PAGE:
Iowa Inmates Given OVERDOSE Of Covid Vaccine!


Authorities announced that dozens of inmates at an Iowa prison were given overdoses of a COVID-19 vaccine.

On Tuesday, at least 77 inmates at the Iowa State Penitentiary in Fort Madison received shots that contained six times the recommended dosage.

Cord Overton, a spokesman for the Iowa Department of Corrections, said in a statement to The Hill that the inmates at the Iowa State Penitentiary were given doses of the vaccine that exceeded the recommended dose.

He said that upon learning of the error, the department contacted the Centers for Disease Control and Prevention (CDC) and Pfizer for guidance, and the affected inmates are being monitored by medical staff.

He added that none of the inmates at the maximum-security prison for men became sick to the point where they needed outside medical care.

“At this time, the only side effects experienced by the inmates are those commonly associated with the Pfizer vaccine,” he said. “These include sore arm, body aches, and one inmate has experienced a low-grade fever which was treatable with Tylenol. No inmates have required hospitalization.”

Vaccine distribution at the prison has since been halted, Overton said, and two nursing staff employees who allegedly administered the vaccines were placed on leave pending the outcome of an investigation.

The Hill has reached out to the Department of Corrections, Pfizer, and the CDC for comment.

Two medical staff members from the Iowa Department of Corrections incorrectly administered the vaccine — developed by U.S. pharmaceutical giant Pfizer and its German partner BioNTech — to 77 inmates at the Iowa State Penitentiary, a maximum-security prison for men located in Fort Madison, about 90 miles southeast of Iowa City. The dosages given exceeded the amount recommended by the vaccine manufacturer, according to Cord Overton, spokesperson for the Iowa Department of Corrections.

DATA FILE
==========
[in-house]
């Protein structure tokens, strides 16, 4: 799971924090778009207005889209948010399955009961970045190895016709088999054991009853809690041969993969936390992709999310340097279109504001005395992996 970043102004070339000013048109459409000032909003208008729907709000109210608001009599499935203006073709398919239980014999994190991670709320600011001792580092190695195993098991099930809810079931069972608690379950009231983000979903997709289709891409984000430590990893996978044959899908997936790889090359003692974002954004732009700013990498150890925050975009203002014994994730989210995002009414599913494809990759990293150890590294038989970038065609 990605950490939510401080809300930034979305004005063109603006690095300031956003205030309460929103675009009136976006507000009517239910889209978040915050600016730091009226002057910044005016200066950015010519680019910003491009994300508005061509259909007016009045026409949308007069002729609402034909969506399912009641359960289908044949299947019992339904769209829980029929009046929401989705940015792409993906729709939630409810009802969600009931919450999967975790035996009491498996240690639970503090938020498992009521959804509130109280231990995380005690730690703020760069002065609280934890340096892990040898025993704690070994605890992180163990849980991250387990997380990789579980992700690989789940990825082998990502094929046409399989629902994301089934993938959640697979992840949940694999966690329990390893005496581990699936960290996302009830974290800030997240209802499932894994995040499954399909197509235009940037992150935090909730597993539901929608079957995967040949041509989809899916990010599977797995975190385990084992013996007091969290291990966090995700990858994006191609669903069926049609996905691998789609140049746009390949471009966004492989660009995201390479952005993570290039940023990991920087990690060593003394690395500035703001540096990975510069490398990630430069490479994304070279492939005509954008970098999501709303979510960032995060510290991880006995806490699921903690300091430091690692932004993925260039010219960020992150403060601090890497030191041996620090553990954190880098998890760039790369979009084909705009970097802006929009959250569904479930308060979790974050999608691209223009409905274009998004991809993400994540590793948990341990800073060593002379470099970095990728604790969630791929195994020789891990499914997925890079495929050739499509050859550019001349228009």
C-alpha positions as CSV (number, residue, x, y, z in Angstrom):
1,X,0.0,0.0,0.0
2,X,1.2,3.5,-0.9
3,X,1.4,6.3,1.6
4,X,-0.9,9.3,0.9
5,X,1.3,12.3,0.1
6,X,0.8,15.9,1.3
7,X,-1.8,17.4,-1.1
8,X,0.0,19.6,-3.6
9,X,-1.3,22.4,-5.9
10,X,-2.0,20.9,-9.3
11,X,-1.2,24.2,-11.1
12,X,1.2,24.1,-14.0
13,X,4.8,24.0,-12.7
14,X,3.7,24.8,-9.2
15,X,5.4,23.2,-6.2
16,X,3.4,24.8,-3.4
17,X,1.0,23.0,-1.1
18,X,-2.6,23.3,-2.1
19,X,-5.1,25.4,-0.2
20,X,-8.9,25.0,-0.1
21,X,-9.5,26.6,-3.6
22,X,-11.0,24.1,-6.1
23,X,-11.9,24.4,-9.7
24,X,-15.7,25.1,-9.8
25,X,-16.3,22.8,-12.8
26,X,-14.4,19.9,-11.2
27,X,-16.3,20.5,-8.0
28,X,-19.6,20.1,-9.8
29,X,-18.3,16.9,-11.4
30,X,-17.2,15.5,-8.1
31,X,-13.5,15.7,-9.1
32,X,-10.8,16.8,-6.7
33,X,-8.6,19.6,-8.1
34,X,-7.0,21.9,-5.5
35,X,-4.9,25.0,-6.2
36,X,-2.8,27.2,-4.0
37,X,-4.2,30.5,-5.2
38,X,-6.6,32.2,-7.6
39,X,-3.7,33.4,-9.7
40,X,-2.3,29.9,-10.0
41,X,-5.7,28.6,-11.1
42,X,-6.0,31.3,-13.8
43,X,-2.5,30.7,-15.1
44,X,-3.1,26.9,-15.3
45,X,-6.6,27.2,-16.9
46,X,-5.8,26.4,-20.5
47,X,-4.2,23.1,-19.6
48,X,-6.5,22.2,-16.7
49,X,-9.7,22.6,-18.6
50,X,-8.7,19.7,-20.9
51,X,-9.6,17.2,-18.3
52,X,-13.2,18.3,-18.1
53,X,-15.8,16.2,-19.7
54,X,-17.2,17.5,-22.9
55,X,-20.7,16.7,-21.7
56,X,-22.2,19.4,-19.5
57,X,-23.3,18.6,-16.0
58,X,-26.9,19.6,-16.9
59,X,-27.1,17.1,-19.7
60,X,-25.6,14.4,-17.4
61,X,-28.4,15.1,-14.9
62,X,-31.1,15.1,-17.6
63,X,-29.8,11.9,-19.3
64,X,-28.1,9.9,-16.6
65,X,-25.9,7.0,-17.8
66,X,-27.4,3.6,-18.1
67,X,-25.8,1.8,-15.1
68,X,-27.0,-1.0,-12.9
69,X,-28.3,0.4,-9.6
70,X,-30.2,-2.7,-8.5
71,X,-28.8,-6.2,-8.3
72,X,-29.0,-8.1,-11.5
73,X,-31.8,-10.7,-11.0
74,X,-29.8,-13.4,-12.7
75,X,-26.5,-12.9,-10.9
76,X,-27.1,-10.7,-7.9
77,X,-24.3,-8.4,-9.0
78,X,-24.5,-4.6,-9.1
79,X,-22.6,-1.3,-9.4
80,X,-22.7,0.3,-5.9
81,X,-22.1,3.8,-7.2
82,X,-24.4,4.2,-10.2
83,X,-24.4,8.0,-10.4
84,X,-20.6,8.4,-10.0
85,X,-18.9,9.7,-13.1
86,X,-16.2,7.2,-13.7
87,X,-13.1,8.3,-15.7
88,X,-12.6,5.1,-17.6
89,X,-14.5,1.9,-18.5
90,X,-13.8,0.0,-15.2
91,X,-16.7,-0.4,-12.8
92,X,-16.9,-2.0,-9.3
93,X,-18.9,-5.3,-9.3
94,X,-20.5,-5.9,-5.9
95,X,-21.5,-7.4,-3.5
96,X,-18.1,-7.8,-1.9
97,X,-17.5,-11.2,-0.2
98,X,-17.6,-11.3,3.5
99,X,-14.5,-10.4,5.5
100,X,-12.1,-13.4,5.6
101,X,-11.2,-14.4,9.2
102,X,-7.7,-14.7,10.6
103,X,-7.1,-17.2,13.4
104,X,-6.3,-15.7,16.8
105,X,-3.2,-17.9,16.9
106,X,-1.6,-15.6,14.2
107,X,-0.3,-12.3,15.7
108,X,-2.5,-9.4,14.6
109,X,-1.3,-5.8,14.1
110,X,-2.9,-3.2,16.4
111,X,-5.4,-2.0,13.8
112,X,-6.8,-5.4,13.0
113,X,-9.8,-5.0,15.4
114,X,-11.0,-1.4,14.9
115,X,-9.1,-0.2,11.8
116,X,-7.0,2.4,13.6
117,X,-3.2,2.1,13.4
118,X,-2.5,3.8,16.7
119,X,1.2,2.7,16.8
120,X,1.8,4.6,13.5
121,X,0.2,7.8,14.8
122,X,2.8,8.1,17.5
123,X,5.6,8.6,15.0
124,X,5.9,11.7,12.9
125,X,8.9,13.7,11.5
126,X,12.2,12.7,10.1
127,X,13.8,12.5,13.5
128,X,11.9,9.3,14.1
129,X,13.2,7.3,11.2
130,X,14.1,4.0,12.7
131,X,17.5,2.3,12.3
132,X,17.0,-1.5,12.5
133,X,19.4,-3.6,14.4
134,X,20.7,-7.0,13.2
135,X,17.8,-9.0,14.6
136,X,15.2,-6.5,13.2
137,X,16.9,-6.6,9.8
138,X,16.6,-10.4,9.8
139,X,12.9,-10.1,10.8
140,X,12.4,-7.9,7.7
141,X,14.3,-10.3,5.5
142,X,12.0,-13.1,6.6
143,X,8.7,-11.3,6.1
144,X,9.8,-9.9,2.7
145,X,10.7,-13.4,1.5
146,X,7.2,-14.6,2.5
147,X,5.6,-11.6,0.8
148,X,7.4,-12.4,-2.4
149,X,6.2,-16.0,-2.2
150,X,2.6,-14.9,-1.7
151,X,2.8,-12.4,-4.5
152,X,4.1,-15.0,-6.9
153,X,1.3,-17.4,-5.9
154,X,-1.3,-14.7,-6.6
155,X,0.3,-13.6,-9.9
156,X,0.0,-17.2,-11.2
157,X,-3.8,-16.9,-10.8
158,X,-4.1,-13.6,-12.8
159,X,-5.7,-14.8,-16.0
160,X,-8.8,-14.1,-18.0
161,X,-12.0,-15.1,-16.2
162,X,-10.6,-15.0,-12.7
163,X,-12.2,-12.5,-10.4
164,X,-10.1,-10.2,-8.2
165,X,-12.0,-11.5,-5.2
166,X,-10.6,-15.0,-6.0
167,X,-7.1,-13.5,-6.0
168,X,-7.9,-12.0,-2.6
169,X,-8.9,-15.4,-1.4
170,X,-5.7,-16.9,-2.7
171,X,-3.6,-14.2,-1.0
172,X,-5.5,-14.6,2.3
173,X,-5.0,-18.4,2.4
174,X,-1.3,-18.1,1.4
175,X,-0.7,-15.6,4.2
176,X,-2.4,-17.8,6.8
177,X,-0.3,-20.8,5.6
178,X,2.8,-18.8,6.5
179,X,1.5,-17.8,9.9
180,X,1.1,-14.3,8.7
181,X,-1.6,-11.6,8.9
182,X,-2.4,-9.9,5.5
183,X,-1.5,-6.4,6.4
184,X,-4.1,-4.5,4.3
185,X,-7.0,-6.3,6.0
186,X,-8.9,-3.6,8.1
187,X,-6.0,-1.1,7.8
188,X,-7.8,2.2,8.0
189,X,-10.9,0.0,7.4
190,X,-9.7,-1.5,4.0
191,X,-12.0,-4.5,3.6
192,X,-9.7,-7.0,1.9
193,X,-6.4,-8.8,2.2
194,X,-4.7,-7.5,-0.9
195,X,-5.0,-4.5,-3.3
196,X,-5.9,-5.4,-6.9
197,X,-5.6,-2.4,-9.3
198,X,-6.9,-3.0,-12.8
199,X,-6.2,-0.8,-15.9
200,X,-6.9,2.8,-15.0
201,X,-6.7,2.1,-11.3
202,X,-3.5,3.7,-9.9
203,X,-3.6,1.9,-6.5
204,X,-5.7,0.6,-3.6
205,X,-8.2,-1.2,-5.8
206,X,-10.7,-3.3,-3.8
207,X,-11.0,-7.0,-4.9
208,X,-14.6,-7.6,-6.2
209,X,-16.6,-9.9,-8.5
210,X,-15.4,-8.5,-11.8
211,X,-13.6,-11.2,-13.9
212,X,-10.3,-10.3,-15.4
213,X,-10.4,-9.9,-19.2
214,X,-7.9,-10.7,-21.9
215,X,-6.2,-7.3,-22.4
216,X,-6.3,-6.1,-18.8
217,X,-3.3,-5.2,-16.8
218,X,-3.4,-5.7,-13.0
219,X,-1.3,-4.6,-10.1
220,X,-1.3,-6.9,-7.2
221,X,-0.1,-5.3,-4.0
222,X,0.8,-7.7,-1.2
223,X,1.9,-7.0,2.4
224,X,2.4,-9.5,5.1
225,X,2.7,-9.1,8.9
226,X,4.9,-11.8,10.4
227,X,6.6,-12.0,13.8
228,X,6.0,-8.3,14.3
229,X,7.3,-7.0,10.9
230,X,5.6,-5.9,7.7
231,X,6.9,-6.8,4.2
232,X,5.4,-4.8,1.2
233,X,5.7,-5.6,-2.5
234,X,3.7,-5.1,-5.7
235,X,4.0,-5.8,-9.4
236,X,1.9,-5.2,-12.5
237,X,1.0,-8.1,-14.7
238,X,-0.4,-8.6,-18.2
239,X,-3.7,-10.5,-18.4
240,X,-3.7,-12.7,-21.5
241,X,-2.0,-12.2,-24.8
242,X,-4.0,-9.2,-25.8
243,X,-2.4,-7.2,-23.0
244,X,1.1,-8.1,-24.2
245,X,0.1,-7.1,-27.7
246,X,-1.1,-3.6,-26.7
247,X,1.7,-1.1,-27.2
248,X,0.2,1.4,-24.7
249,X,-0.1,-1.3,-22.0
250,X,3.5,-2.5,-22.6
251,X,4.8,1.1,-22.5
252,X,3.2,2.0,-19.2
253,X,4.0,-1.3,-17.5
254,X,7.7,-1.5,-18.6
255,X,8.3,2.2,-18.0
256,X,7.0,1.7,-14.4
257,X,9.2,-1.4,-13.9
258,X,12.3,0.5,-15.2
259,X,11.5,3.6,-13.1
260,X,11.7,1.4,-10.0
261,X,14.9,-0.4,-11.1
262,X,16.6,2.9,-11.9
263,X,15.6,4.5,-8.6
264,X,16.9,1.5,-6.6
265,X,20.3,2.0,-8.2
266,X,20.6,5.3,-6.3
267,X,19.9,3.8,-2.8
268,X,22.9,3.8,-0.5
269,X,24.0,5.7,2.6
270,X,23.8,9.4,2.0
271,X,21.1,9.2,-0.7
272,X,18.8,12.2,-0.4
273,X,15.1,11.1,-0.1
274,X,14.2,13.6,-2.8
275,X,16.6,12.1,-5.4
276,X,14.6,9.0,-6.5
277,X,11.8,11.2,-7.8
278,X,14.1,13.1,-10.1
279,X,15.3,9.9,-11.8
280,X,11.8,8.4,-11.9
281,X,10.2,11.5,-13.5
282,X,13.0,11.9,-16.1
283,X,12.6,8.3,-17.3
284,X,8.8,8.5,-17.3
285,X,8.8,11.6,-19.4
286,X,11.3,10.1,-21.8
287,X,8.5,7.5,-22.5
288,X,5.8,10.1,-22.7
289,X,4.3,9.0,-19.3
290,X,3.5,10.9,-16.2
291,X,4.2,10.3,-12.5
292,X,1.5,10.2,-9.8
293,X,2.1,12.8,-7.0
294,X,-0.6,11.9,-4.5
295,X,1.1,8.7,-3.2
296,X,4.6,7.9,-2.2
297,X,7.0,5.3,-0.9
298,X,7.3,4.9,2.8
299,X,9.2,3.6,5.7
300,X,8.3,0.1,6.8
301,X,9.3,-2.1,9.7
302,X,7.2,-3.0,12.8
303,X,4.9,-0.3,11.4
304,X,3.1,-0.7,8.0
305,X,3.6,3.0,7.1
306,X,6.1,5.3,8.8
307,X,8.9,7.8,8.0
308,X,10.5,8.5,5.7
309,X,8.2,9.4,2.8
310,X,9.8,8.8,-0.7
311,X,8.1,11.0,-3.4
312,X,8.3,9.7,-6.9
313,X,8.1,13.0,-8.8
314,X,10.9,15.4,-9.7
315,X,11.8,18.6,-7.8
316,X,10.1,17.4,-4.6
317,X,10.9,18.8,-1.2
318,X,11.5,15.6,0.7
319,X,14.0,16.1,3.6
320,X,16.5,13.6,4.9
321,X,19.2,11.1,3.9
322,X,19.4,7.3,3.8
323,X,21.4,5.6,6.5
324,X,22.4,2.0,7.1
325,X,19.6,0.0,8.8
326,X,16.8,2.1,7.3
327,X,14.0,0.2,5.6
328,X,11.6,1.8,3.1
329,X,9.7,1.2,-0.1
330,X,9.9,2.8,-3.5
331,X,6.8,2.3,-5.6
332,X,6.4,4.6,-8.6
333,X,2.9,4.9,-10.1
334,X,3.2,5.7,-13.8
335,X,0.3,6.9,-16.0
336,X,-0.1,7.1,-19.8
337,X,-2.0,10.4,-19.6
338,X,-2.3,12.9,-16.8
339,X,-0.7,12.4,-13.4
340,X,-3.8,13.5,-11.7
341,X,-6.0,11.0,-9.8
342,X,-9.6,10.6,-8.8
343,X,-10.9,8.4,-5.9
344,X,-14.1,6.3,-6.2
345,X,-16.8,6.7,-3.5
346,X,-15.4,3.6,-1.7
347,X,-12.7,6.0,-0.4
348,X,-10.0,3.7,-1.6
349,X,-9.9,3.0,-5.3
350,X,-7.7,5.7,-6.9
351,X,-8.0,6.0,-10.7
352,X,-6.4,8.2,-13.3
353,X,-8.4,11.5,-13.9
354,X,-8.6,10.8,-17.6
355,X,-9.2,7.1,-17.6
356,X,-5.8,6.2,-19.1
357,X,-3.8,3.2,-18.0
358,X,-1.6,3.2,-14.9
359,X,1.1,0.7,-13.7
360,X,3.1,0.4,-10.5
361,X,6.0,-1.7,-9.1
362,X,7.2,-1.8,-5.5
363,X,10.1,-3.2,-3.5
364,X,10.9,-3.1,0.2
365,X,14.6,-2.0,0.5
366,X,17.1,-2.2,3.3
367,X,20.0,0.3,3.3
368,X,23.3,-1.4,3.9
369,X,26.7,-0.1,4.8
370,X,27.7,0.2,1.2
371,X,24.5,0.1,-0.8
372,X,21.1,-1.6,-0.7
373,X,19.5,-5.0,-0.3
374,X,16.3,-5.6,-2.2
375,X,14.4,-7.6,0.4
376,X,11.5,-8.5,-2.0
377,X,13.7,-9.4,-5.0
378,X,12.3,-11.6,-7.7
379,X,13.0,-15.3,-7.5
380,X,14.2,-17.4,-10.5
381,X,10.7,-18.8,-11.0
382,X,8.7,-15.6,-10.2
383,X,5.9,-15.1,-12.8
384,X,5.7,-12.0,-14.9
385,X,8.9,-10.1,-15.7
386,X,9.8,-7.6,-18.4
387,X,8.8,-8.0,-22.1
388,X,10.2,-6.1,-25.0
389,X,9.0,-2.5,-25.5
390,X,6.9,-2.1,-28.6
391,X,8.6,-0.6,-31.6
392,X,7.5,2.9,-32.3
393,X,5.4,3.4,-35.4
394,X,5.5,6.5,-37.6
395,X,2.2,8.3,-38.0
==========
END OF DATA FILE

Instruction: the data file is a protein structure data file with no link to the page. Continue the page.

Upon learning of the error, the Iowa Department of Corrections immediately contacted Pfizer and the Centers for Disease Control and Prevention for guidance. Both Pfizer and the CDC said not to expect any major side effects but that the affected inmates should be closely monitored for at least 48 hours, according to Overton.

ABC News has reached out to Pfizer, BioNTech, and the CDC for comment.

The affected inmates have been notified of the error and are being closely monitored by medical staff. The Iowa Department of Corrections plans to conduct medical wellness check-ups routinely for several days. So far, the only side effects that the inmates have experienced are those commonly associated with the Pfizer vaccine, Overton said.

Dosing errors involving the Pfizer vaccine had been “rare,” according to Jaimie Meyer, an associate professor at the Yale School of Medicine. She said that medical care at prisons presented particular problems because of inadequate staffing.

“When there’s a single nurse practitioner who’s meant to take care of a thousand patients, they often don’t have the same levels of support that you would elsewhere,” Dr. Meyer said.

According to the Corrections Department, nurses had been told to follow the instructions on the medication when preparing the doses and to consult a statement on proper procedures from the manufacturer.

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